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2020: The year that shook fintech

A look back at the fintech sector's highs and lows in 2020, and Sifted's must-reads of the year

By Isabel Woodford

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Credit: Danish fintech Lunar Way is becoming a bank and is raising €26m in funding.

It feels like a lifetime ago that Visa announced it was acquiring Plaid, a Californian fintech focused on banking infrastructure, for a whopping $5bn.

That was in January 2020, at the drawn of a new year. Fintech pundits swooned at the pricetag, and cynics sat up.

But over the next 12 months, the fintech sector was dealt not one but two curveballs.

First came Covid.

Jobs were cut, investors stalled, and growth dived. Serious, existential questions surfaced in the early days; how does the fintech space survive this? Who wins? Who needs help? What happens to the planned expansions, launches, and hiring sprees that clogged up reporters’ inbox months ago?

Then, in the summer, came the collapse of Wirecard.

The UK suspension of the payment processor plunged European fintech into its worst weekend of 2020; an inglorious title made all the more stark by a year of countless dark moments.

But unlike most, the fintech sector will end 2020 stronger than it started the year (broadly speaking).

Indeed, fintech has maintained investor confidence, nurtured its credibility, and accelerated its path to prominence amid the shift online.

It has also broadly shifted from claiming it “revolutionises consumers’ lives” to a more realistic position of providing smart infrastructure in the name of financial services.

These crowning achievements will seep into next year, alongside 2020’s two major hiccups, prompting a welcome wake-up call and more targeted investment for fintech.

To be clear, that doesn’t mean the past year been the most innovative, inspiring, or smooth. Nor has it been free of casualties, not by a long shot.

I’m also in no rush to proclaim that 2021 will be ‘the year for fintech’.

Instead, fintech has simply withstood its first real big test. That should be the main take-away.

To wrap up this unforgettable year, and to guide you into 2021, here’s a recap of Sifted’s 7 top fintech stories, scoops, and analyses from the last 12 months.

  1. The end of Bó, the failed digital bank

UK bank RBS spent over £100m on Bo, its retail digital bank project.

But it collapsed in May over internal politics and flawed execution.

The announcement in the height of lockdown meant the news all but got forgotten and forgiven. But RBS will have given other big banks a lesson for how not to experiment, and fintechs a reason to gloat…

  1. The mysterious fintech investor

At Sifted, we love to dive under-the-radar and report on little-known people that quietly pull the puppet strings on Europe’s startup sector.

Ian Osborne is one such example, providing an overview of his high-profile fintech portfolio and his route into the sector.

Ian Osborne is a partner at Hedosophia, a fund whose portfolio includes these top fintechs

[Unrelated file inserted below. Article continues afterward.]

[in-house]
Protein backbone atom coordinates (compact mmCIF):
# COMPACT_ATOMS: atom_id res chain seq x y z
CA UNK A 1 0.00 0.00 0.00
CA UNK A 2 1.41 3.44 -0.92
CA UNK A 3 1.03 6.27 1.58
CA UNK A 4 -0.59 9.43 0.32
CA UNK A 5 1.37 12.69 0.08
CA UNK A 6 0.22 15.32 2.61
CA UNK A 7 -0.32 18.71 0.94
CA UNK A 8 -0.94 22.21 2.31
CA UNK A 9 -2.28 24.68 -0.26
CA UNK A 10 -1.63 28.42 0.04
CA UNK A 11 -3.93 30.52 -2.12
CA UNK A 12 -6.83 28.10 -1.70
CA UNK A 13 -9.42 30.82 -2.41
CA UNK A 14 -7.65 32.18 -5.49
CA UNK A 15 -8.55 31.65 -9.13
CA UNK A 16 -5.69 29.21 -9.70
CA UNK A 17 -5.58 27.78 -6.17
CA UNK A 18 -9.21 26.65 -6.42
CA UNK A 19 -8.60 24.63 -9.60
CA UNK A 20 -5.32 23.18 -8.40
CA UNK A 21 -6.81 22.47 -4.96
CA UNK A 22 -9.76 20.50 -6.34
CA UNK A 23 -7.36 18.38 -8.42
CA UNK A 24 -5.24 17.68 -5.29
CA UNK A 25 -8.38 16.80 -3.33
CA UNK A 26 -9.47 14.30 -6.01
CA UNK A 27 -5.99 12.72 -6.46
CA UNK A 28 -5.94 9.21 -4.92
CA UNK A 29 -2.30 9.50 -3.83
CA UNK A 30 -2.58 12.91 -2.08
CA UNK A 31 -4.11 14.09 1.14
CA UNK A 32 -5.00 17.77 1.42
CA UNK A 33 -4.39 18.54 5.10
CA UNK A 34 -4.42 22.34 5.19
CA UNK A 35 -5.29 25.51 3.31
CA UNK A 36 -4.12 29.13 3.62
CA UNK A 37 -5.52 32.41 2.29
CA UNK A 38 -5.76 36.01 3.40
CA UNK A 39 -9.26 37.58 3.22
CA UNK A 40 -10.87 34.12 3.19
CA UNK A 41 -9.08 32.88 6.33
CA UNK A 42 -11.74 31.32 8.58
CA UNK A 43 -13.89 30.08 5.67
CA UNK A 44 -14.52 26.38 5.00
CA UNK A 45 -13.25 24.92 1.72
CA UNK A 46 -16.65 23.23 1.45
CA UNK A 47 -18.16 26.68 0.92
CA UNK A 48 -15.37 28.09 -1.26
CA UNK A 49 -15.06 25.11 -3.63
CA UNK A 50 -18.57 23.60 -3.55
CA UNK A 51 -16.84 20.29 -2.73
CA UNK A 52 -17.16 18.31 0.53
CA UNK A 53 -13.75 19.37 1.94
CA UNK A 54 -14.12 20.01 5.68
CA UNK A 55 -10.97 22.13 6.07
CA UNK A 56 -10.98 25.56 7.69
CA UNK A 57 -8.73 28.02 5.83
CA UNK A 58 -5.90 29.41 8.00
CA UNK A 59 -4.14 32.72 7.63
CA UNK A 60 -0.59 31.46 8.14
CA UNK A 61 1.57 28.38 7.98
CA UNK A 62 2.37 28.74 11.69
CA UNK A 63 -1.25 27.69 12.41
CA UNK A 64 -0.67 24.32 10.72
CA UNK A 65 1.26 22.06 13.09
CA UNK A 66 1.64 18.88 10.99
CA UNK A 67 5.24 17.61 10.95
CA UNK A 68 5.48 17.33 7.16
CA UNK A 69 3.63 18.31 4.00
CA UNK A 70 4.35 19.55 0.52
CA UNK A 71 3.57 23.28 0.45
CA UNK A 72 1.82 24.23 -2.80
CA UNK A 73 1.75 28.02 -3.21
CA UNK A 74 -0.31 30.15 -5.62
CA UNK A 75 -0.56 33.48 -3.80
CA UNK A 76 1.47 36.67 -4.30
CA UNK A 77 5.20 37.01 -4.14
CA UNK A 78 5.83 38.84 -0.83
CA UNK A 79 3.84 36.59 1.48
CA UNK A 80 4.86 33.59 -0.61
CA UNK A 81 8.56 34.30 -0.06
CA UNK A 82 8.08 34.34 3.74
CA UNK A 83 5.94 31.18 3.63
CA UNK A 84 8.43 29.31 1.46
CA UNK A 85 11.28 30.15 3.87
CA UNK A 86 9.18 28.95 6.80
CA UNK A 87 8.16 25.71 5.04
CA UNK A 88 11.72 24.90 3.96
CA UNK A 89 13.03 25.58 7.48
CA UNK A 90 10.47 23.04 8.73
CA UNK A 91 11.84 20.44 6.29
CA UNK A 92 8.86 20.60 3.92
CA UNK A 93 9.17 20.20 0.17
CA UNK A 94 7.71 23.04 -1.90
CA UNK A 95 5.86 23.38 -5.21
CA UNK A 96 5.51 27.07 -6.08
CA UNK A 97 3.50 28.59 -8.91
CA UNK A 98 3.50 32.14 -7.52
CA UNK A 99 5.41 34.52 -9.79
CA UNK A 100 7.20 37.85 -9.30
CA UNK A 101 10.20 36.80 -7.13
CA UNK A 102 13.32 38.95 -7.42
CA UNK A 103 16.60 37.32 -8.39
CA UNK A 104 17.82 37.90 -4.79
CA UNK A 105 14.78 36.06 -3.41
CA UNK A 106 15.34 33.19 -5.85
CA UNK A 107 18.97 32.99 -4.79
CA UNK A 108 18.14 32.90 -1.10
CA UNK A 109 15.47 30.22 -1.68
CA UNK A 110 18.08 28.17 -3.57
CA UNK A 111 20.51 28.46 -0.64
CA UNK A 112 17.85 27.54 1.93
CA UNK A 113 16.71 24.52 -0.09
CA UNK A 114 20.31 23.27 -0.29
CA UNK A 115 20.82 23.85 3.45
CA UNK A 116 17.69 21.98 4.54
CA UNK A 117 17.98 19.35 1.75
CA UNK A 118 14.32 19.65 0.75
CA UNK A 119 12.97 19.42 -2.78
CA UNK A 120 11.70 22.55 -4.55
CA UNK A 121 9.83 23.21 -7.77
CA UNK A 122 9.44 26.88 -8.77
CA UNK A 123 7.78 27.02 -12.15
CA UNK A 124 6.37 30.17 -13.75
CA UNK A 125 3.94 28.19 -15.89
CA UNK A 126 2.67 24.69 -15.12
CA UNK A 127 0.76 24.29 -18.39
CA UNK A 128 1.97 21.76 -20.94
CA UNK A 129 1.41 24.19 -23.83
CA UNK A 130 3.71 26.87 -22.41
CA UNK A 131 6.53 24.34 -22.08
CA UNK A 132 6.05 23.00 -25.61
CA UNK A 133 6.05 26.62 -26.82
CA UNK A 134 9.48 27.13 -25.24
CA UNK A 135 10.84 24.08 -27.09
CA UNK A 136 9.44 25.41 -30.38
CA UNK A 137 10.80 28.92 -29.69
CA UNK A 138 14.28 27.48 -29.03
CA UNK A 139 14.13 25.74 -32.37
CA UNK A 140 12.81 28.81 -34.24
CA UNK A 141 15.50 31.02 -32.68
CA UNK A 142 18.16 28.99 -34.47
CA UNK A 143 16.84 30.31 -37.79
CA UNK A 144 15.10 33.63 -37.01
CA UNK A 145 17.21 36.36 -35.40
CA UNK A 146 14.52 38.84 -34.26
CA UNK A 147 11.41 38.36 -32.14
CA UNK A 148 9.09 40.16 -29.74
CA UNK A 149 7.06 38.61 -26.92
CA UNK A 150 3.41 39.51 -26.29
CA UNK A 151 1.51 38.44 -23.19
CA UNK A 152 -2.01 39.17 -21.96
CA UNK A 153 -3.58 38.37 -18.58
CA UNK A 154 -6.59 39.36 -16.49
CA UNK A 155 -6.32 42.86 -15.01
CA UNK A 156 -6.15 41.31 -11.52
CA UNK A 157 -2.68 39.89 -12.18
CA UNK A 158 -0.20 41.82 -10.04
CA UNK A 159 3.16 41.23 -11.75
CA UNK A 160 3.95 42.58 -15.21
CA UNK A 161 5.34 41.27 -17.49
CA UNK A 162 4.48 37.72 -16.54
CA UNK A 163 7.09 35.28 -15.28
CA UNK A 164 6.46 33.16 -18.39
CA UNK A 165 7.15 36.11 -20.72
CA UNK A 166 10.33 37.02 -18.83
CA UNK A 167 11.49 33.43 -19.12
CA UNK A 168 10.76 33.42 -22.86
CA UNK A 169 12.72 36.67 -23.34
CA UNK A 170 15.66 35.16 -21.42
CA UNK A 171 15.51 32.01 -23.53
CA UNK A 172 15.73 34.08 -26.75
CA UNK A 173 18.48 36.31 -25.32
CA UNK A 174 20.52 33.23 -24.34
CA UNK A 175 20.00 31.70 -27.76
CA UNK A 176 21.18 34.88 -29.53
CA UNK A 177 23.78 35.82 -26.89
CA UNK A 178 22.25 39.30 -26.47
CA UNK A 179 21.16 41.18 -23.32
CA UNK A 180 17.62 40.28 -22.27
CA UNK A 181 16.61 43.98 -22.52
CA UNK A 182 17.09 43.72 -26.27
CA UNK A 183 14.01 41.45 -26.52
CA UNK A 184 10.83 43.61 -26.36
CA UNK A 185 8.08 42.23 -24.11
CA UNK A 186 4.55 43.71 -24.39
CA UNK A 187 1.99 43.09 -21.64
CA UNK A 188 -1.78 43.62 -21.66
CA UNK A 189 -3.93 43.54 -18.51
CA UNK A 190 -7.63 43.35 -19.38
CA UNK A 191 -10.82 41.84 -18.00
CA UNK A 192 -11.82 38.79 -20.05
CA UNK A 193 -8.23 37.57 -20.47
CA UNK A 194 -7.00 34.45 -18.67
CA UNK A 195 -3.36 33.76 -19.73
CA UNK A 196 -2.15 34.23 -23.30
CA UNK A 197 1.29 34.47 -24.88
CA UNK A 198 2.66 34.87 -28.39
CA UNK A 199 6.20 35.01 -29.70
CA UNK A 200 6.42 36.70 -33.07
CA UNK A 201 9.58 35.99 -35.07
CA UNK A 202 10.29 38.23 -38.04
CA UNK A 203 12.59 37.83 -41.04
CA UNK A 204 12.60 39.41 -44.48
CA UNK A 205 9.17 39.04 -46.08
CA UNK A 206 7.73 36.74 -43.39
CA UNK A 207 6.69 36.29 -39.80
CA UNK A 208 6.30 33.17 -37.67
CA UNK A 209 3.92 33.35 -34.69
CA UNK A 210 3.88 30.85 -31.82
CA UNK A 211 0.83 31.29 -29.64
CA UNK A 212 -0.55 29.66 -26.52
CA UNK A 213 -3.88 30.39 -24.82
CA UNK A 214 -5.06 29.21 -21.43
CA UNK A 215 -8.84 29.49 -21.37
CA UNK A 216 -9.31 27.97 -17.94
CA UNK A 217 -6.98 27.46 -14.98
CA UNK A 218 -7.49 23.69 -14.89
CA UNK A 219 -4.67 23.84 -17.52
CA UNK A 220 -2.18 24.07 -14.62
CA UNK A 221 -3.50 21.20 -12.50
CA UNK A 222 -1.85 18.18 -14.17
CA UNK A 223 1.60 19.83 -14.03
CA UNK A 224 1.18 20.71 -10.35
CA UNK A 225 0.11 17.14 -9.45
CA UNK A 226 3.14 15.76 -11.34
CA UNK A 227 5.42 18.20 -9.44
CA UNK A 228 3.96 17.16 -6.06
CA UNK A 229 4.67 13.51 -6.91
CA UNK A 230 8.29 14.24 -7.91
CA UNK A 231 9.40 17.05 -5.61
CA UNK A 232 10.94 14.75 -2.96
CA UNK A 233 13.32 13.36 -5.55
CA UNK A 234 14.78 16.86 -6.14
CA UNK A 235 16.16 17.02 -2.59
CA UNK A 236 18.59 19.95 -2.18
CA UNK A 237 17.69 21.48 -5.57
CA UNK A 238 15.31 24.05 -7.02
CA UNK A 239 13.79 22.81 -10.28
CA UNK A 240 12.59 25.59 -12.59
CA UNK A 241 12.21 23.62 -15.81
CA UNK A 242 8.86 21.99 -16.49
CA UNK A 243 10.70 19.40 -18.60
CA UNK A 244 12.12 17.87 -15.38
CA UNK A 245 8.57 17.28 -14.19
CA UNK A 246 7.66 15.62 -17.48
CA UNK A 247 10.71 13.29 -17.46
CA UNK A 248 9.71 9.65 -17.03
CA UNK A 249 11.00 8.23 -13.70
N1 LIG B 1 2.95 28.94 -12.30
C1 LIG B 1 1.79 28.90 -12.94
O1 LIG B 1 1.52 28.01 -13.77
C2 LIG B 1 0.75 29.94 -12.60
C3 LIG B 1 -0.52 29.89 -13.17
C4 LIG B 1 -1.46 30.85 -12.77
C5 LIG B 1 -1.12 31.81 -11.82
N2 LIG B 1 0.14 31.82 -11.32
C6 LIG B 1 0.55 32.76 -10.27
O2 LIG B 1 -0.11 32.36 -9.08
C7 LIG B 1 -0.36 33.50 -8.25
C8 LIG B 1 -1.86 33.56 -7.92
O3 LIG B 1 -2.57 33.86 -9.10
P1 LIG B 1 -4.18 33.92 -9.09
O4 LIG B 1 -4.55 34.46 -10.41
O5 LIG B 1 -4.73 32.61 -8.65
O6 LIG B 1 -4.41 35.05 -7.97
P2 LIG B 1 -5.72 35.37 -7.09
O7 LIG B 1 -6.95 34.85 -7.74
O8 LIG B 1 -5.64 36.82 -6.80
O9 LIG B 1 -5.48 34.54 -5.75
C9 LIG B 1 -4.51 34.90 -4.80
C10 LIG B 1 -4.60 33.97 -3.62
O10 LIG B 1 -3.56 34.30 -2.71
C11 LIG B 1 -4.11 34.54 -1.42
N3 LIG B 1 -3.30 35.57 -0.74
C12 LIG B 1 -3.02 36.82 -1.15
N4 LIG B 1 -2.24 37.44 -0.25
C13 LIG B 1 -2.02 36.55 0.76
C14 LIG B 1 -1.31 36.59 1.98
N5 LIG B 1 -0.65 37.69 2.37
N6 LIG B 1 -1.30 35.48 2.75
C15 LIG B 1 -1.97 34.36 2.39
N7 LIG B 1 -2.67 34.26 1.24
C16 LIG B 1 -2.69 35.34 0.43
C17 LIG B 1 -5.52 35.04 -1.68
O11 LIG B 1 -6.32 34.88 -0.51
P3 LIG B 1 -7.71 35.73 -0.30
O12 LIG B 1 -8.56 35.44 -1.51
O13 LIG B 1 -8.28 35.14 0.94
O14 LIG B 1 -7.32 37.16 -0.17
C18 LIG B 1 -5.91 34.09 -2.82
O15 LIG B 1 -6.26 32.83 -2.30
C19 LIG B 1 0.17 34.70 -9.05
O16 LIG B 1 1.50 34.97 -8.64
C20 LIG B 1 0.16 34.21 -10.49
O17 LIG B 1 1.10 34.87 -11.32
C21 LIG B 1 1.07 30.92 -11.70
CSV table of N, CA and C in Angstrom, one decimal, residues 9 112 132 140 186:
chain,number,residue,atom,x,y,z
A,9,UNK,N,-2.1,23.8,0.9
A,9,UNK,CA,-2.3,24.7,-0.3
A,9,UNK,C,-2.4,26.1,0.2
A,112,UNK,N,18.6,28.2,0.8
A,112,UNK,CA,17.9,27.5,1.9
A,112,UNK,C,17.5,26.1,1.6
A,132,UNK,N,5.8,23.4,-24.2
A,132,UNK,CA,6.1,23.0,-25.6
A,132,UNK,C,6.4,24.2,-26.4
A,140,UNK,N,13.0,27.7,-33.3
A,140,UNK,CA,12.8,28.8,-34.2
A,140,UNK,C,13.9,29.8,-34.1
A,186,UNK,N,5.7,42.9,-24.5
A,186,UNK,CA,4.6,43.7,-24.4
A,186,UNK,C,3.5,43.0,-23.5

1. Why this group of fintechs could be the next unicorns

A deep-dive into the fast-growing, increasingly competitive army of banking platforms.

This category of fintechs (known as ‘banking as a service’ players) are the backend operators that quietly rent out their banking infrastructure to power your pre-paid cards and lending apps.

Investors expect them to become profitable, billion-dollar companies in the next five years, so it’s a space to watch.

This also feeds into another report by Sifted that found B2B fintech investment overtook B2C investment in 2020!

  1. The ‘fin-fluencer’ boom

Inside the online tactics of consumer fintechs, who are taking their marketing drive to social media, using influencers to promote their brands.

One of our highlights this year: coining the phase ‘fin-fluencer!’

  1. The decline of Tandem

Tandem was once listed alongside Monzo, Starling and Revolut as the darlings of British fintech.

But 2020 firmly ended Tandem’s reign as one of the ‘top 10 digital banks’ in the UK, after announcing the end of its consumer credit card programme. Sifted reported this was part of a major restructuring, which Tandem’s new investors told us involved making the company a specialised lender rather than a savvy consumer bank.

Oh, and far from being a unicorn, the new buy-in gave Tandem a valuation of ~£90m.

Sifted also took the opportunity to compare the available statistics around the inclusion of women among fintechs across different European countries. We found some surprising results and flagged the leading women in executive roles

 

  1. The second wave of digital banks is coming

A new generation of consumer fintechs is on the horizon — and they’re trying a radically different business approach to their predecessors.

We shed a light on how newcomers are focusing on profitability and niche offerings rather than “growth at all costs.” This comes in light of accumulating losses at older digital banks.

 

Isabel Woodford is Sifted’s fintech correspondent. She tweets from @i_woodford

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